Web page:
2. 1969 Chevrolet Camaro ZL-1
As you may already know, back in the late ’60s, Chevrolet was under the General Motors racing ban. This ban meant that no official Chevrolet products could race and Chevrolet as a manufacturer couldn’t participate in any racing activity. But nobody stopped Chevrolet from helping racing teams through its backdoor programs developing special engines and components. In the late ’60s, the Can-Am was a popular racing series featuring prototype class cars with V8 engines.
Chevrolet wanted to purpose-build a power plant for this championship. So, in 1969, they produced the ZL-1, an all-aluminum 427 big block. It was a high revving, 7.0-liter V8 with around 550 HP in mild tune. Chevrolet produced around 200 of those engines. While most of them went to Can-Am racing teams, they installed 69 of them in C.O.P.O Camaros they sold to drag racing teams.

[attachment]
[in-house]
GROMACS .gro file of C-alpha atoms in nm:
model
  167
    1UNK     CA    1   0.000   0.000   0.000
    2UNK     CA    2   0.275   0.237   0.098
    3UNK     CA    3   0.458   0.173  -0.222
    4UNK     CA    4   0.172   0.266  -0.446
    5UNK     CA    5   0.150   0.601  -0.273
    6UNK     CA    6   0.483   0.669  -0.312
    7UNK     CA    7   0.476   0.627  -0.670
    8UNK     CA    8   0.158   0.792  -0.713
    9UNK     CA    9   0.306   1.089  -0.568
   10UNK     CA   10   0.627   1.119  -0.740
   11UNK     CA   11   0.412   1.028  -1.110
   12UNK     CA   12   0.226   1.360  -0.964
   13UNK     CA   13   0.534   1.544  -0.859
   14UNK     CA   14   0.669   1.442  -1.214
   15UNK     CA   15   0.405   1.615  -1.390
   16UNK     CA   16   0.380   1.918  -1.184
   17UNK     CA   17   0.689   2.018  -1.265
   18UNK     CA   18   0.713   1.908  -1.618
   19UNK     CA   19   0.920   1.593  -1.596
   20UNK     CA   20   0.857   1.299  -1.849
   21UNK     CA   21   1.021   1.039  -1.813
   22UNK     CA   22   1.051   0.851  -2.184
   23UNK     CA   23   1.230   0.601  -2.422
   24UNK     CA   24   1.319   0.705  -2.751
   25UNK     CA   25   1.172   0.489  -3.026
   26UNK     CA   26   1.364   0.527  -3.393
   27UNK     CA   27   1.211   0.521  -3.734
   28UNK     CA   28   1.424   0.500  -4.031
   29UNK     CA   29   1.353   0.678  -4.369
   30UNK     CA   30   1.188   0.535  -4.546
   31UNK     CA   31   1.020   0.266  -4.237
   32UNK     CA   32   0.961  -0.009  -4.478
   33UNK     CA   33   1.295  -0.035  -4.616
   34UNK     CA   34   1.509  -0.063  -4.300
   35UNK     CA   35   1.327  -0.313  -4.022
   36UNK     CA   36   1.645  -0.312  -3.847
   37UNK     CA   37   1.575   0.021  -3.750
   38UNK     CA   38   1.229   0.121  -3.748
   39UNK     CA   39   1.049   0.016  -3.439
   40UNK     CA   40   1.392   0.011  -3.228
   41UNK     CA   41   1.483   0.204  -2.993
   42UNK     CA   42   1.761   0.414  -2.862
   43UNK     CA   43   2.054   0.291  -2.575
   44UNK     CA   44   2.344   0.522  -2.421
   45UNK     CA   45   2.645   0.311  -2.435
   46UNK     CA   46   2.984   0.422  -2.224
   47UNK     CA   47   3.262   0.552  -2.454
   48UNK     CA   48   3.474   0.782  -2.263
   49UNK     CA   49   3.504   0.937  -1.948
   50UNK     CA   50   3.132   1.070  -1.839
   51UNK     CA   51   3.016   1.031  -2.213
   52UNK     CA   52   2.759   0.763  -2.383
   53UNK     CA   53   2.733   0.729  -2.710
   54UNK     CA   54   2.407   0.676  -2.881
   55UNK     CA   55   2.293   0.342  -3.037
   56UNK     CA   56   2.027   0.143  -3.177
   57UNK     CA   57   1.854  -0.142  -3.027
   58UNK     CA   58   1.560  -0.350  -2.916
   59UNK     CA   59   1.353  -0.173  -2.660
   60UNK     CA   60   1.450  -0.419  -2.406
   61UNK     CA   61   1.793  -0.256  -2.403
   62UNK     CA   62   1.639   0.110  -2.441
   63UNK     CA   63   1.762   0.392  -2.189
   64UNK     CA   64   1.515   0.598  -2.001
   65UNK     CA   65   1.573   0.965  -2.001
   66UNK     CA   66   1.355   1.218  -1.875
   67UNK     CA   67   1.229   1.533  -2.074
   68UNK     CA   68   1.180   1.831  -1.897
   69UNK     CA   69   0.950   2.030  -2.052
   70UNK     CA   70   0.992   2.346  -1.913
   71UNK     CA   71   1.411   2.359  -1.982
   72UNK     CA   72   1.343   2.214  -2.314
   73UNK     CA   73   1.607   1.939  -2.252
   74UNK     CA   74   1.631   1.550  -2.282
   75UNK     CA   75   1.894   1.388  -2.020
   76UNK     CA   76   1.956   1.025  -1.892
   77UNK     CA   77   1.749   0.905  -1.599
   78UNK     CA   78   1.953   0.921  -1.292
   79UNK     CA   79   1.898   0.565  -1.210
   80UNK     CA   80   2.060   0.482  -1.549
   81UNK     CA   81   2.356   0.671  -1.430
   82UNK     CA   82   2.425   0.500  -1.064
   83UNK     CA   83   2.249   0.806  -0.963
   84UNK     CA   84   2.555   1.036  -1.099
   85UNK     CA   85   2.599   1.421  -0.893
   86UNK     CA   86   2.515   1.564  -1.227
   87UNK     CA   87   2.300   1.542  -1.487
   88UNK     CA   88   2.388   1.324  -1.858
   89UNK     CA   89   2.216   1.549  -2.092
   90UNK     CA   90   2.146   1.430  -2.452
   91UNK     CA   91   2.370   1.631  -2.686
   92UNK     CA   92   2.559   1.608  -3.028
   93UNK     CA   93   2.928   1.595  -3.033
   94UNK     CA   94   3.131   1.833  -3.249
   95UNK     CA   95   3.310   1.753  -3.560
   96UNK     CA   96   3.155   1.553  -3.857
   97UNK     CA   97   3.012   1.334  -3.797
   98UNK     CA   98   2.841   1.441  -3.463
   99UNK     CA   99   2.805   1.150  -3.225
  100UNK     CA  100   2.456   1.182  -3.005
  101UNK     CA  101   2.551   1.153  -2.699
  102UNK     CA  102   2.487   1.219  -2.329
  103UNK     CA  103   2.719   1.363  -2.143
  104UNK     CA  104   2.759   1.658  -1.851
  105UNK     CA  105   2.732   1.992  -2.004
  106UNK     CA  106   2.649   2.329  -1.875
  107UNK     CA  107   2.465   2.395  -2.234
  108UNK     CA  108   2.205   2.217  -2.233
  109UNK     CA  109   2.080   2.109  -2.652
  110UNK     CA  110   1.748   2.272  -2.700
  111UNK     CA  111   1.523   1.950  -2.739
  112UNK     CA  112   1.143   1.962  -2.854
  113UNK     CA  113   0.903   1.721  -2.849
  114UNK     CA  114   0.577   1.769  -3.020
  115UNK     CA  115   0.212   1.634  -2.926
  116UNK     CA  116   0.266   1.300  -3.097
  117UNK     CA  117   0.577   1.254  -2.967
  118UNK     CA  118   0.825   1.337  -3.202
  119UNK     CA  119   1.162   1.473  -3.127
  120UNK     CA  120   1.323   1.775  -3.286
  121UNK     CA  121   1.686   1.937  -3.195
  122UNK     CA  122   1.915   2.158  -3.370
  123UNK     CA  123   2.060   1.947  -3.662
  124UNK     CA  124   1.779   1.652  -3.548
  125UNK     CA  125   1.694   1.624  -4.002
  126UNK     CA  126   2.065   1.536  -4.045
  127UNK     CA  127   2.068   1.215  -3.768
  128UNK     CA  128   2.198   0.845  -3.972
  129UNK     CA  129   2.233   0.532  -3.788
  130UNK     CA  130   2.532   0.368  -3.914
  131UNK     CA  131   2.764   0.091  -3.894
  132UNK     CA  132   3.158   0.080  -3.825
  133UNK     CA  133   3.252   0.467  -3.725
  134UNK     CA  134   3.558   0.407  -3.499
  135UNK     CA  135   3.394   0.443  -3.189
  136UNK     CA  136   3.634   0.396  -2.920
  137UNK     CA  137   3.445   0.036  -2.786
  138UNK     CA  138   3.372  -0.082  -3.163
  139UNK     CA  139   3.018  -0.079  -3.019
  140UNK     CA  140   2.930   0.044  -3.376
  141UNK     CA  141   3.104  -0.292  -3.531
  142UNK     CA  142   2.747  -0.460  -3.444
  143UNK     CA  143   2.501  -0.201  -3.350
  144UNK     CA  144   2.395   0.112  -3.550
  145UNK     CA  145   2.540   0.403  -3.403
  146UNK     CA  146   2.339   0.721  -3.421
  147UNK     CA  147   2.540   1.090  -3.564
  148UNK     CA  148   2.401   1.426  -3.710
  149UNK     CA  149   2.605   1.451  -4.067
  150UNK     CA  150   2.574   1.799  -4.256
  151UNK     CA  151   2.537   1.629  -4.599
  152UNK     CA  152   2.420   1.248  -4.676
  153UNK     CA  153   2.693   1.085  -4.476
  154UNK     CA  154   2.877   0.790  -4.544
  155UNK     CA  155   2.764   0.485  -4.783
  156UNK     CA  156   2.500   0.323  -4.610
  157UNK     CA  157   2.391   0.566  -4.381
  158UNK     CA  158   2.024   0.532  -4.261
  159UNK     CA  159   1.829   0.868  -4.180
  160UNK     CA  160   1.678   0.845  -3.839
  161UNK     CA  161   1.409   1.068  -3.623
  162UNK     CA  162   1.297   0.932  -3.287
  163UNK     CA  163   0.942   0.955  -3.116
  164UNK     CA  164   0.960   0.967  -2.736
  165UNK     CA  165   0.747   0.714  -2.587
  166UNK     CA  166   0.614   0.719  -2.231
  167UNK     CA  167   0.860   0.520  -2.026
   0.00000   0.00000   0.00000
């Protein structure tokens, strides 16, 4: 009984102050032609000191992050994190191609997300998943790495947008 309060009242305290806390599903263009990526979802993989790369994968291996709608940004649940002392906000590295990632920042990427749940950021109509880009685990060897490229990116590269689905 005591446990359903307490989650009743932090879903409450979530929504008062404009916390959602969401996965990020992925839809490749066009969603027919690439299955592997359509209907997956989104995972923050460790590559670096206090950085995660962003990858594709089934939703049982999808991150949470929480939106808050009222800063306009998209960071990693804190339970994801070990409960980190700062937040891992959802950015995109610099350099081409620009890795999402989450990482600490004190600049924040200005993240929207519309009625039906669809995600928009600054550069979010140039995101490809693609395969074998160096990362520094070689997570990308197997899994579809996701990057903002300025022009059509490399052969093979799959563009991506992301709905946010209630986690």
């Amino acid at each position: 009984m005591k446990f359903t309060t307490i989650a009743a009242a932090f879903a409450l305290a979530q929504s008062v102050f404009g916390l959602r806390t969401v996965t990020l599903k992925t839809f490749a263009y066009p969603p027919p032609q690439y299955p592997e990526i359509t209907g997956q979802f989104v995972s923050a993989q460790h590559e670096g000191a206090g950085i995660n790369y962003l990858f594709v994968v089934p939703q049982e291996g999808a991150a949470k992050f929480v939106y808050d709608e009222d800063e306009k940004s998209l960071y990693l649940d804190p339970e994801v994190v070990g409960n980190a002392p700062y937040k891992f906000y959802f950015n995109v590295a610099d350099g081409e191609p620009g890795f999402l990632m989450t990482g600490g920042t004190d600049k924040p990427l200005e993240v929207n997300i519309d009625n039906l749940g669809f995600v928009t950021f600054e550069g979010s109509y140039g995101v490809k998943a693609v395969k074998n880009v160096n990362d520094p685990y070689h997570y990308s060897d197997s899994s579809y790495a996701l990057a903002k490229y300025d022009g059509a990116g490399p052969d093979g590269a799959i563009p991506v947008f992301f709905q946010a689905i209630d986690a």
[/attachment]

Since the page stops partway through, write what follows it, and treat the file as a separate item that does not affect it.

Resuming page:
The Camaro ZL-1 was the same as the regular 1969 Camaro on the outside, but it was so fast, it was barely street legal. The official 1969 Chevrolet literature doesn’t mention the ZL-1 option for the Camaro. However, if you were a successful drag racer or a dealer, you knew about this expensive option. That is why they only made 69 Camaros ZL-1.